Oh, coffee! The beverage made from those magic beans that makes our mornings wonderful and can even stop your wife/husband/mother/father from being a complete Grinch! But who discovered it and how did it happen? Read this article and find out!
According to a legend, coffee was discovered by a 9th-century goat-herder from Ethiopia named Kaldi. It is said that Kaldi saw his goats behaving differently after eating the red berries from a Coffea Arabica tree. He decided to try them himself and he soon discovered that he was acting as hyper as his goats. He then took some to a monastery where the beans were used during the long hours of prayer. But this practice didn’t please the religious leaders who tried to burn the beans and destroy them. But the beans had a trick up their sleeve: the amazing aroma of the roasted beans which convinced the monks to give coffee another chance. They started mixing the roasted beans with warm water and, so, coffee was born!
But, although this is an interesting story, it is said that people used to chew coffee beans as a stimulant long before Kaldi discovered them. They would grind the beans and mix them with butter and animal fat to preserve and eat on their travels. Sudanese slaves used to chew coffee beans to help them survive their difficult voyages on trade routes.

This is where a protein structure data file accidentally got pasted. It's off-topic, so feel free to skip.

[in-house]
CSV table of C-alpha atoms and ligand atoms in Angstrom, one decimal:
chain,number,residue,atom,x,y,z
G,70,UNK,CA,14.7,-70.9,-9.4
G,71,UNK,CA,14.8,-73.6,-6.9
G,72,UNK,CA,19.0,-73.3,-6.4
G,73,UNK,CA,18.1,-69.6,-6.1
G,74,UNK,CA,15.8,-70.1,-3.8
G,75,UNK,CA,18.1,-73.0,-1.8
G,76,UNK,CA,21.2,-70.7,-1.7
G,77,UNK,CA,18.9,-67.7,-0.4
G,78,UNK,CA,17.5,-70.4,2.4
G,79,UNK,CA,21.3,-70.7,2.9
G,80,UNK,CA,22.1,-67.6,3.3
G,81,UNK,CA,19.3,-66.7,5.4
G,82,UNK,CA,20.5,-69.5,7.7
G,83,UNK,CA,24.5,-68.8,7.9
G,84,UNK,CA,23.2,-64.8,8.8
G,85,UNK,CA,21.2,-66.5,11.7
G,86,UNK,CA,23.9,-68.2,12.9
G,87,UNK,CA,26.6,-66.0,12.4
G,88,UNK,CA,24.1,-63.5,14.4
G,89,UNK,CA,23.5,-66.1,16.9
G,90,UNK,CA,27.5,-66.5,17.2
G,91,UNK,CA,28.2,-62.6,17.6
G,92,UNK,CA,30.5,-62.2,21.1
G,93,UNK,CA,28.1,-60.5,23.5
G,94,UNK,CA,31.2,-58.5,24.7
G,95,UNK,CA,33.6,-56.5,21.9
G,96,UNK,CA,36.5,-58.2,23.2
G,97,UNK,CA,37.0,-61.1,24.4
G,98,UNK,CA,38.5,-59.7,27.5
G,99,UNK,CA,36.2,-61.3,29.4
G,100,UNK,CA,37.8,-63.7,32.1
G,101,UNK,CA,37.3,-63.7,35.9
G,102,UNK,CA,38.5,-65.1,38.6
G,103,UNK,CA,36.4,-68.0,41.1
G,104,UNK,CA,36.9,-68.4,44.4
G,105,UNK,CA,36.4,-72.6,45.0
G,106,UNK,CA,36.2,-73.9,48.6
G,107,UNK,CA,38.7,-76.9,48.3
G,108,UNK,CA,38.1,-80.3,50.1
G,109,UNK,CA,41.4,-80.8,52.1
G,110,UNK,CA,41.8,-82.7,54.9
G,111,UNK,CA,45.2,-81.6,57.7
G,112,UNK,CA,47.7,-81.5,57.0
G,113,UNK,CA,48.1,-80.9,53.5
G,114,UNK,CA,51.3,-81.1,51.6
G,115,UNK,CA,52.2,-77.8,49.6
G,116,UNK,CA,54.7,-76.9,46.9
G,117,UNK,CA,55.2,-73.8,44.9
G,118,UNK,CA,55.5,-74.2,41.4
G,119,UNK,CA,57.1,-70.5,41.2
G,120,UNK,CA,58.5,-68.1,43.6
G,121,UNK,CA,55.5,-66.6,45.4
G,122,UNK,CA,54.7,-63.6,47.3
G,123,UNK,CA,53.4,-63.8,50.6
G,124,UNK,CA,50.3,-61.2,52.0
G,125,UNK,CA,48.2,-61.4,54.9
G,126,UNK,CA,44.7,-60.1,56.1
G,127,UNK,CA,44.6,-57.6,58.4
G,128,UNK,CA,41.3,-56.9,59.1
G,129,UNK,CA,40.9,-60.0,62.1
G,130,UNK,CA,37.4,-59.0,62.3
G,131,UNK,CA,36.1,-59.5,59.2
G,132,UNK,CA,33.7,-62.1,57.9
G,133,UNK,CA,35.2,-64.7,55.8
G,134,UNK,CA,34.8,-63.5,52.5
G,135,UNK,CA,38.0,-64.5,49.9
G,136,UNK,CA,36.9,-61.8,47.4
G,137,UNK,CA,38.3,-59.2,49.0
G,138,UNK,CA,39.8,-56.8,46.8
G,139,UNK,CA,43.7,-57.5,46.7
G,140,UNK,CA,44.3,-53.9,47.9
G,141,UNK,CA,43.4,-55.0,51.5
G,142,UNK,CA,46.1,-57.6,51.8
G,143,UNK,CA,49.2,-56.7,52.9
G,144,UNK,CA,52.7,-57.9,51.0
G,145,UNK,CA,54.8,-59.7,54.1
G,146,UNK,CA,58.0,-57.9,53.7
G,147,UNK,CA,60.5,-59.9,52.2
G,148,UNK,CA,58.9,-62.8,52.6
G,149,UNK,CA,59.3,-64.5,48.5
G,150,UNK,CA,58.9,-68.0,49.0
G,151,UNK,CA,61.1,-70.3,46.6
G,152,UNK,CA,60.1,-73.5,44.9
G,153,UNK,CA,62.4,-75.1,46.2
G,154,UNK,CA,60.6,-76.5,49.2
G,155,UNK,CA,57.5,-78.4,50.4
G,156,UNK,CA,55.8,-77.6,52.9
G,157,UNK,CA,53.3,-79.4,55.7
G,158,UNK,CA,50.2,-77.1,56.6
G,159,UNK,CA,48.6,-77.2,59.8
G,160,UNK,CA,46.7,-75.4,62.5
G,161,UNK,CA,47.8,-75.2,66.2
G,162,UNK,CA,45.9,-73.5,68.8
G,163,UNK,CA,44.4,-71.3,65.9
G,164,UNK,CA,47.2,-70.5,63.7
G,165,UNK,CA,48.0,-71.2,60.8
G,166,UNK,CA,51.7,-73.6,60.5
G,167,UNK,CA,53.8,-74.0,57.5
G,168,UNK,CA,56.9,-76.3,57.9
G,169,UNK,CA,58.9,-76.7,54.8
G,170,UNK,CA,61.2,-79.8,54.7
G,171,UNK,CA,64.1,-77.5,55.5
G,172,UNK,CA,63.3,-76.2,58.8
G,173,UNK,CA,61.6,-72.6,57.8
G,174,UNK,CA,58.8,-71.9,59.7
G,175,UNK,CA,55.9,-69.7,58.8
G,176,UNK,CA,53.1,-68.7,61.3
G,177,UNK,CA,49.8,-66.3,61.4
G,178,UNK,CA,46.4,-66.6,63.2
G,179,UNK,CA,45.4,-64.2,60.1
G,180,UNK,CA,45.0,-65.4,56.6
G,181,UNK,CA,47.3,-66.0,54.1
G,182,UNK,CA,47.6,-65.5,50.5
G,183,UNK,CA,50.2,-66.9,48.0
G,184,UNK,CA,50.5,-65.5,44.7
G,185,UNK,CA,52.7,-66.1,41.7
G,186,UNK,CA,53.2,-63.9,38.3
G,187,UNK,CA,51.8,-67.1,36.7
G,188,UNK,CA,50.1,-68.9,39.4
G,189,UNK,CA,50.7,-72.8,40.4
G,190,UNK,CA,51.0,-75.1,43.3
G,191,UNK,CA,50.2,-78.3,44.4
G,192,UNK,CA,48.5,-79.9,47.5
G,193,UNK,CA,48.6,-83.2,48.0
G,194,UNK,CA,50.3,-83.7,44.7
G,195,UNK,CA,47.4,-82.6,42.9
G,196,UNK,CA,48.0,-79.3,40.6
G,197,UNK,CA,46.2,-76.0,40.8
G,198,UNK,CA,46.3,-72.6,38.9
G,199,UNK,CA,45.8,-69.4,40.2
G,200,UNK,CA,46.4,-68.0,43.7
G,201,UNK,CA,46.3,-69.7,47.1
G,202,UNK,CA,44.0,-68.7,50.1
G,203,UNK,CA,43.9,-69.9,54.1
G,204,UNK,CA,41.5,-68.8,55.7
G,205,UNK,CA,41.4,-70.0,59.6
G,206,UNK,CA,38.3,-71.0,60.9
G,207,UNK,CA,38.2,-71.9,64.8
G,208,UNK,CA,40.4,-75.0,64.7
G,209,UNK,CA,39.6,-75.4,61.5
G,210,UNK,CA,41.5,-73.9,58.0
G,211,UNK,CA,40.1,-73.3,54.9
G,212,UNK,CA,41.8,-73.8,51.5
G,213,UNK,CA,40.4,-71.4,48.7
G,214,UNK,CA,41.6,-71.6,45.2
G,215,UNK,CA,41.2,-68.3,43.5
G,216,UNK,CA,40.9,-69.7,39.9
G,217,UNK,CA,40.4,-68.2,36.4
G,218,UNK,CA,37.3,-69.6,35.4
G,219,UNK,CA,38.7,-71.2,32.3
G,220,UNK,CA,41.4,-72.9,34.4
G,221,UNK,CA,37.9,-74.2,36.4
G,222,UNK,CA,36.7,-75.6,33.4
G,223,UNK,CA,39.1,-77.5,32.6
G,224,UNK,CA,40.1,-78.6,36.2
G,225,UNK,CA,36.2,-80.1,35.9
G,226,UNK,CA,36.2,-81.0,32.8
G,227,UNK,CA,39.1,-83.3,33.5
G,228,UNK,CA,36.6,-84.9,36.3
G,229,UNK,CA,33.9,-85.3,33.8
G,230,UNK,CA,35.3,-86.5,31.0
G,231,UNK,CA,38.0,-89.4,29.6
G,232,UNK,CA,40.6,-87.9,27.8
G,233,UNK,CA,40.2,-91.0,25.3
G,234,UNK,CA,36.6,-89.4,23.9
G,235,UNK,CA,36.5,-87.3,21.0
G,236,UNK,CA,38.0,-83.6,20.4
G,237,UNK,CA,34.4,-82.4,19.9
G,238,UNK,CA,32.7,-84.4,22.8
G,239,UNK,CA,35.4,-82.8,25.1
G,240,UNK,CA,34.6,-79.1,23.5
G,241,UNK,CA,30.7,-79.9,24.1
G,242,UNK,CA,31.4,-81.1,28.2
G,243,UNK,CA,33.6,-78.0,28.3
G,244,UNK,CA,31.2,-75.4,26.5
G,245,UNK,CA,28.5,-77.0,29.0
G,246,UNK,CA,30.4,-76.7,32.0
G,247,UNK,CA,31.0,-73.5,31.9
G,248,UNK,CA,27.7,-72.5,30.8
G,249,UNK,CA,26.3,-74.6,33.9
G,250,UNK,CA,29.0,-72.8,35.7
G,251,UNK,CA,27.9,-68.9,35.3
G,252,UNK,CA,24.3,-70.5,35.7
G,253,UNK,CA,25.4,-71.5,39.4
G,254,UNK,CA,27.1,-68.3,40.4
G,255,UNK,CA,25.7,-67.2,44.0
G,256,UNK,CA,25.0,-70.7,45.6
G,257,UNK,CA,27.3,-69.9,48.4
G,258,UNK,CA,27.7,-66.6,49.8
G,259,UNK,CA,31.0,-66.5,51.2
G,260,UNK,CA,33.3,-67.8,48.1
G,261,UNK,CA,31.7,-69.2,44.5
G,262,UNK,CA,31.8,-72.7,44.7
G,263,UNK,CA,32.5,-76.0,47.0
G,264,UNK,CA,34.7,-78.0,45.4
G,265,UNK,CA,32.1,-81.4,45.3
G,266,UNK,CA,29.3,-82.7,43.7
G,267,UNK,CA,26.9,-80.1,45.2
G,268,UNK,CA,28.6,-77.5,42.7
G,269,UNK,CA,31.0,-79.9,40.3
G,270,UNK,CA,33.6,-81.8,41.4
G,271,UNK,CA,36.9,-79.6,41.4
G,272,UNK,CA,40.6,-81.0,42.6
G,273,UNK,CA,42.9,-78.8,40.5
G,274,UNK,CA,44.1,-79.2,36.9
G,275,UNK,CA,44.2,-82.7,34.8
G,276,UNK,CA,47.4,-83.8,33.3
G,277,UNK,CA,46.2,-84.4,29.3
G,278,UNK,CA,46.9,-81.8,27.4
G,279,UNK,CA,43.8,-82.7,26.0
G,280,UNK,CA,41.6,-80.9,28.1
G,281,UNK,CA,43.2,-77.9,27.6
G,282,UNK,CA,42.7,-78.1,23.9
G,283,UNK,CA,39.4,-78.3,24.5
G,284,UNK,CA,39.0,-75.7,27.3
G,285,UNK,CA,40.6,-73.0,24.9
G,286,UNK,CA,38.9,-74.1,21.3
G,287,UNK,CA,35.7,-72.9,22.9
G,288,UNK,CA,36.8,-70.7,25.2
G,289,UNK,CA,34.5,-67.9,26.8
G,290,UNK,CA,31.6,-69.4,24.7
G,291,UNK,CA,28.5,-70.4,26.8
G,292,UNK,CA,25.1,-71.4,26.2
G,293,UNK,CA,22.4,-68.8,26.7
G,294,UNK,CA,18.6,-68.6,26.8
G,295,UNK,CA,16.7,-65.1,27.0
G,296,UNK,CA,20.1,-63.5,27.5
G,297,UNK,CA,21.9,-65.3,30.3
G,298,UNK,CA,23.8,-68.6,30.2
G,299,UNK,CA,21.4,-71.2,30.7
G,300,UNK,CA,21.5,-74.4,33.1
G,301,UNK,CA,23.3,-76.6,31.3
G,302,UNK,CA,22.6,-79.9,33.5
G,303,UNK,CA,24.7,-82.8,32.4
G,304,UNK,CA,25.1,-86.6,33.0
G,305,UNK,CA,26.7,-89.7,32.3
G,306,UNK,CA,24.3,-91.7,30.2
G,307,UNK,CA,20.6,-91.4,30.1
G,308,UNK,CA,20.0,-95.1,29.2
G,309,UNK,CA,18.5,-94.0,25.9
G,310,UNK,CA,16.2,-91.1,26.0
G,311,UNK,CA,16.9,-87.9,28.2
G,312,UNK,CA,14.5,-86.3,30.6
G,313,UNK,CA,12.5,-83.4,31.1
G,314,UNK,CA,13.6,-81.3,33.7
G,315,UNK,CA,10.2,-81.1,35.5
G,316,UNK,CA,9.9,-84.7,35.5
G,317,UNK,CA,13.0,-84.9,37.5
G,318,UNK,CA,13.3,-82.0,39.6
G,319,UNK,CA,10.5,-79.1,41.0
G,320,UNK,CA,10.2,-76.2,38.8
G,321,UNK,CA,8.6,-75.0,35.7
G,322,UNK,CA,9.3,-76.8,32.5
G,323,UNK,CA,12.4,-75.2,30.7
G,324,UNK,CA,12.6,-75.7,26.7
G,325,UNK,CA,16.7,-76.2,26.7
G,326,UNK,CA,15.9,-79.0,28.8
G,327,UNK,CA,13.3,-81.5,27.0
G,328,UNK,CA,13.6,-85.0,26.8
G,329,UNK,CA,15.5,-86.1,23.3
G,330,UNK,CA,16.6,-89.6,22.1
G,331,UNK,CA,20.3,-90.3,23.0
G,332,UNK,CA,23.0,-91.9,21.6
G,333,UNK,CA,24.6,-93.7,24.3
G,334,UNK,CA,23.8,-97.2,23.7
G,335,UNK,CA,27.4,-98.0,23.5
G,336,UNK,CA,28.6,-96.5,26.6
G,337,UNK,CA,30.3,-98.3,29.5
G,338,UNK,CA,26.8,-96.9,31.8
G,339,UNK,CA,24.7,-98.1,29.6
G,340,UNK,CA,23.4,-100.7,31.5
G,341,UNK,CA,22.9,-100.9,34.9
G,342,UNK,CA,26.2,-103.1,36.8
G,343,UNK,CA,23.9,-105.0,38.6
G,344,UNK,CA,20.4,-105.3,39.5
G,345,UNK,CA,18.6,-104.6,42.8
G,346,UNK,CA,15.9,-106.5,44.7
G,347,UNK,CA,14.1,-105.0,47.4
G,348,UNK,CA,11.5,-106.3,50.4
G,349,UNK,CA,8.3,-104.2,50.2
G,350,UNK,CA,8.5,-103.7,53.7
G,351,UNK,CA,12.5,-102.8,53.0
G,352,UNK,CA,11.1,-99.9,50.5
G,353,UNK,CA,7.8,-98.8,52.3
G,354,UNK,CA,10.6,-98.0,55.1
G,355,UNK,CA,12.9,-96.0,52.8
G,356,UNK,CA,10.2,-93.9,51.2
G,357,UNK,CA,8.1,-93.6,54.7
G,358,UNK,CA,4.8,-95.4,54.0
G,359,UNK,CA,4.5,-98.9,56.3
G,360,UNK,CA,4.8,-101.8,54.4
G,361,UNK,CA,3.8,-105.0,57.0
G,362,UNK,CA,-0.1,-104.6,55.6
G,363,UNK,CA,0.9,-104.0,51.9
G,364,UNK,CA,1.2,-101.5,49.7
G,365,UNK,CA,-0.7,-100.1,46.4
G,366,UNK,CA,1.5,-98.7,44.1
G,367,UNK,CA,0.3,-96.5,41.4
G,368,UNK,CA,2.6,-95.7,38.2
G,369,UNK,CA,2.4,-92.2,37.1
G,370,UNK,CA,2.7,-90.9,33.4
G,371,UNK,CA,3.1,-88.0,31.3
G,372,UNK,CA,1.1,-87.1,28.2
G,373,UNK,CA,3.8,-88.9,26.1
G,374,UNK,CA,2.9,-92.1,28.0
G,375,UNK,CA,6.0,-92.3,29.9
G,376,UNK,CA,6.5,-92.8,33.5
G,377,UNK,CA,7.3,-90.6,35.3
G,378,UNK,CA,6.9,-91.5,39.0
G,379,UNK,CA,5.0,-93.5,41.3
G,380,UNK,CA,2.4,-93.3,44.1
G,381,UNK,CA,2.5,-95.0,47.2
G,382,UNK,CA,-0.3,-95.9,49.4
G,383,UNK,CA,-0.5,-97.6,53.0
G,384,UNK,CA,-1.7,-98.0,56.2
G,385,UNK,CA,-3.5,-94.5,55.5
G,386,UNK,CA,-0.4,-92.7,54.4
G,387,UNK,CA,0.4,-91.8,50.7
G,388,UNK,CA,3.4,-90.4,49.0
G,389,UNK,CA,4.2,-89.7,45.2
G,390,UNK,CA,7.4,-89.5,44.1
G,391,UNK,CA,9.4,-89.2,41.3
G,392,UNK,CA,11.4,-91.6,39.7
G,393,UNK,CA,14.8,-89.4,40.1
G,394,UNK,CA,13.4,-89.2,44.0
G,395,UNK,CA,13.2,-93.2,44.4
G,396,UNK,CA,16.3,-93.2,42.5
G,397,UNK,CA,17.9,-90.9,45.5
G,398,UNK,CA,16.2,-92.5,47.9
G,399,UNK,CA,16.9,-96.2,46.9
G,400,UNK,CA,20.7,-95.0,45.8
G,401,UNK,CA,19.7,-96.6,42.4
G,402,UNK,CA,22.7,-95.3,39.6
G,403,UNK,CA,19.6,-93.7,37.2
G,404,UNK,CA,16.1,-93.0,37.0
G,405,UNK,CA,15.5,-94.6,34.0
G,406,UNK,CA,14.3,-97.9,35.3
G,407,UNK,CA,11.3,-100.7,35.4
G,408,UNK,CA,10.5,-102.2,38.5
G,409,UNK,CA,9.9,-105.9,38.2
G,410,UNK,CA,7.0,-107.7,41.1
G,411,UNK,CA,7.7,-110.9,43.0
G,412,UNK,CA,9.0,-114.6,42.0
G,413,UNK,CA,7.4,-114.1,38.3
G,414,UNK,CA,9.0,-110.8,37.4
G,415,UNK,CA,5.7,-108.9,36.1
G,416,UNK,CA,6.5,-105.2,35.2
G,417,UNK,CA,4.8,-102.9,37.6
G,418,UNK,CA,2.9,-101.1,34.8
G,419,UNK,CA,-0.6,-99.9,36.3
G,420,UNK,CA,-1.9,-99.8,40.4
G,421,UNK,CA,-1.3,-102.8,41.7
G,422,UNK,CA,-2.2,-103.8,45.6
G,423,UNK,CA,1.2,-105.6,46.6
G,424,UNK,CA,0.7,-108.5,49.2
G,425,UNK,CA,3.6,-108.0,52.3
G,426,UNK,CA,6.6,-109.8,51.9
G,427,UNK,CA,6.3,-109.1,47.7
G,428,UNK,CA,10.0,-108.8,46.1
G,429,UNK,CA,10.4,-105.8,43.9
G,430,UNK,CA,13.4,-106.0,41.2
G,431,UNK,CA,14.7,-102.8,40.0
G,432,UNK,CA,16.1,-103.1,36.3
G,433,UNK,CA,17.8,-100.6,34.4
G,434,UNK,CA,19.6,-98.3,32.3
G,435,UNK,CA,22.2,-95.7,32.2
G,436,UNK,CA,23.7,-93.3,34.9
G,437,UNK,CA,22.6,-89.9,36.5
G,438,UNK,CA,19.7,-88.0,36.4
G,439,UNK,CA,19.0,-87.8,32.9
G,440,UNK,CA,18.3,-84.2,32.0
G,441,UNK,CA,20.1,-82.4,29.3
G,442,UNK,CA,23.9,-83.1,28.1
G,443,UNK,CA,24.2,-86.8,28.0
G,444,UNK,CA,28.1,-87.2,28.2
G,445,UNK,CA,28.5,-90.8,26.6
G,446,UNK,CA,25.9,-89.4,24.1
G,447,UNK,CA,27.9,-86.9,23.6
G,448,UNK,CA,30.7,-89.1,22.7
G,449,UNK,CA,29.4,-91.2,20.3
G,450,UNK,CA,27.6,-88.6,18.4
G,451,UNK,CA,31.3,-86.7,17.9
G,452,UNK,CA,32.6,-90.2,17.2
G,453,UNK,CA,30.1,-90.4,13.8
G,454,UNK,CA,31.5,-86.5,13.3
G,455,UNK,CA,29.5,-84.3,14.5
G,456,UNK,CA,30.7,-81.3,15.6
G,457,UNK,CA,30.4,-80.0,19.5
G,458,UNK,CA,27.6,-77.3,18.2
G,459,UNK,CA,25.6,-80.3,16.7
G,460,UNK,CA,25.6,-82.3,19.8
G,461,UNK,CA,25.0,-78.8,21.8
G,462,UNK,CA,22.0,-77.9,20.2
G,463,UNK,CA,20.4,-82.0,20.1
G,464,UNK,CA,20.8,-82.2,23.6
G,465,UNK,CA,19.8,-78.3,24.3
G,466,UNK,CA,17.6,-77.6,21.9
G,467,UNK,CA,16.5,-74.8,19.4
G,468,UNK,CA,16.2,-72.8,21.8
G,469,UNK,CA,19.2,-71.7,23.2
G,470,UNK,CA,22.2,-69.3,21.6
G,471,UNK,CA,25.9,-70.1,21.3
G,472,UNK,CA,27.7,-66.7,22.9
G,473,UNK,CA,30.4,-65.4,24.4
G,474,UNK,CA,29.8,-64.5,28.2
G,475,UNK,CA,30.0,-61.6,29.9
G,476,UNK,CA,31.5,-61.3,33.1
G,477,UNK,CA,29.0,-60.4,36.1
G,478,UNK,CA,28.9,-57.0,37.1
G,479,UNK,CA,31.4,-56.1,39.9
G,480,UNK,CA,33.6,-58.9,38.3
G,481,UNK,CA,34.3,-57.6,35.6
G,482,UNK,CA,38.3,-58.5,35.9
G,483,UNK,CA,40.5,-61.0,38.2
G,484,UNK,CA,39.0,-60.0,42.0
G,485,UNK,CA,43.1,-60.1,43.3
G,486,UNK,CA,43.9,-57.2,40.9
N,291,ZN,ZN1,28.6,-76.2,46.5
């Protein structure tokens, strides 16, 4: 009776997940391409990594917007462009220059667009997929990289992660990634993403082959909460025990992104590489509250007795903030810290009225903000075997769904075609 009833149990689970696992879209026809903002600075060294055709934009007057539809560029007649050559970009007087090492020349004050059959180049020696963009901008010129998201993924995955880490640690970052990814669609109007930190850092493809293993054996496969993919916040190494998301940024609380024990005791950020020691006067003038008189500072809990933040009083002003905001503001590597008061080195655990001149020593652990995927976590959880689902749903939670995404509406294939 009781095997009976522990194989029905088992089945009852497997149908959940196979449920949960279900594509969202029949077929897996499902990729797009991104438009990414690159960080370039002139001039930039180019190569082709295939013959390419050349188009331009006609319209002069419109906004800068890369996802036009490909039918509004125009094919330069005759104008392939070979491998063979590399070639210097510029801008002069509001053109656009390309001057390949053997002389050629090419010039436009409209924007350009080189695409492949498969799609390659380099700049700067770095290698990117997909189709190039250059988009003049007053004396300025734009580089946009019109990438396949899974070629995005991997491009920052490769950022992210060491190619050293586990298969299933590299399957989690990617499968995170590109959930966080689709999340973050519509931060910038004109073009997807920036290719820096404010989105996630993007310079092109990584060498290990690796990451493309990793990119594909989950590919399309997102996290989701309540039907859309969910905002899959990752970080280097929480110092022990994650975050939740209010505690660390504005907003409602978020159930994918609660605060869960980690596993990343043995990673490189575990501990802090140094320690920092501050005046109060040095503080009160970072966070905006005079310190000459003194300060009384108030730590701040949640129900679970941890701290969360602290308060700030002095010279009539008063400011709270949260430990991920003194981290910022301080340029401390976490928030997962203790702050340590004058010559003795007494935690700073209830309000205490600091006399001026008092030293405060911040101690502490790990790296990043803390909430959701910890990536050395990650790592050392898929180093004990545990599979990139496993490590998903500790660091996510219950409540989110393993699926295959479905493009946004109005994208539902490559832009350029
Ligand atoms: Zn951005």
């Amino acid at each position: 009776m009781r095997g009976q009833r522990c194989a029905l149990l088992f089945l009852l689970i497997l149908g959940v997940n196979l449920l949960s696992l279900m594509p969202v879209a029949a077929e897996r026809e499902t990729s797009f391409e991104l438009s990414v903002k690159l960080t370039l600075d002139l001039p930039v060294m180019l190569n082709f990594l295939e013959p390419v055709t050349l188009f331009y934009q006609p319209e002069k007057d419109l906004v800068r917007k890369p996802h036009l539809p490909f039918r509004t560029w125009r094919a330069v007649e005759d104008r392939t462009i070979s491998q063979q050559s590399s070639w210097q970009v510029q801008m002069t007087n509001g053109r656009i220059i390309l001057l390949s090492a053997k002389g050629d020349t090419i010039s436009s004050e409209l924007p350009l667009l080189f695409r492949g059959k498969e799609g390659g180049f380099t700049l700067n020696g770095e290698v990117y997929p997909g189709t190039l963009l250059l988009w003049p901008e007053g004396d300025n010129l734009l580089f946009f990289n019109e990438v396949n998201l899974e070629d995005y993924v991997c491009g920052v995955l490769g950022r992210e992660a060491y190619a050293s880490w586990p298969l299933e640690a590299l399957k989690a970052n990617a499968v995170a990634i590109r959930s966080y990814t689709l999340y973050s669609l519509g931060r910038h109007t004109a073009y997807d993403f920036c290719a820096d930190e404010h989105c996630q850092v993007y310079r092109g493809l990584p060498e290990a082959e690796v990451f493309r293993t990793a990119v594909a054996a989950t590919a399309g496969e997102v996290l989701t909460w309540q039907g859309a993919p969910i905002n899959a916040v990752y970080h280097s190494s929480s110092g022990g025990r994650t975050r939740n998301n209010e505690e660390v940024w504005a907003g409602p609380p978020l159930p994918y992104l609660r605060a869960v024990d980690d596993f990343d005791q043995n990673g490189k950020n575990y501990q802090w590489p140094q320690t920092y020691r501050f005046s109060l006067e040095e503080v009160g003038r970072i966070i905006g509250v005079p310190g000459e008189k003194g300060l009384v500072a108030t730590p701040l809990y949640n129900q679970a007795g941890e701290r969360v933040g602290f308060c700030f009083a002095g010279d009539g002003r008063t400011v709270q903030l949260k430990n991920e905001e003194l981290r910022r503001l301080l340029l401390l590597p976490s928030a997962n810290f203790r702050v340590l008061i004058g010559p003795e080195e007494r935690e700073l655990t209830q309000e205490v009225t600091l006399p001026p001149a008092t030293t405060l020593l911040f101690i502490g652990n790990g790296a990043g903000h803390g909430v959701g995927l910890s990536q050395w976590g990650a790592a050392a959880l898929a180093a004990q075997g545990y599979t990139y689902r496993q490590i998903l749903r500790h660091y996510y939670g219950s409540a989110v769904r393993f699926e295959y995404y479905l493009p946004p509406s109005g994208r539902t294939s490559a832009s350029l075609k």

The cultivation and trade of the beans for drink began in the 14th century, in Arabic countries, and spread throughout Egypt, Turkey and Syria. It is also believed that, until the 1600s, coffee plants didn’t exist outside Arabia or Africa. This changed when a pilgrim, Baba Budan, took them to India. Pieter van der Broeck smuggled some coffee from Mocha, Yemen and brought it to Amsterdam. The Dutch and their colonies took over the European trade. And then, coffee started conquering the world! Nowadays, coffee became one of the most profitable industries.
So, although coffee has a very troubled and doubtful history, we must acknowledge one thing: it makes our lives better!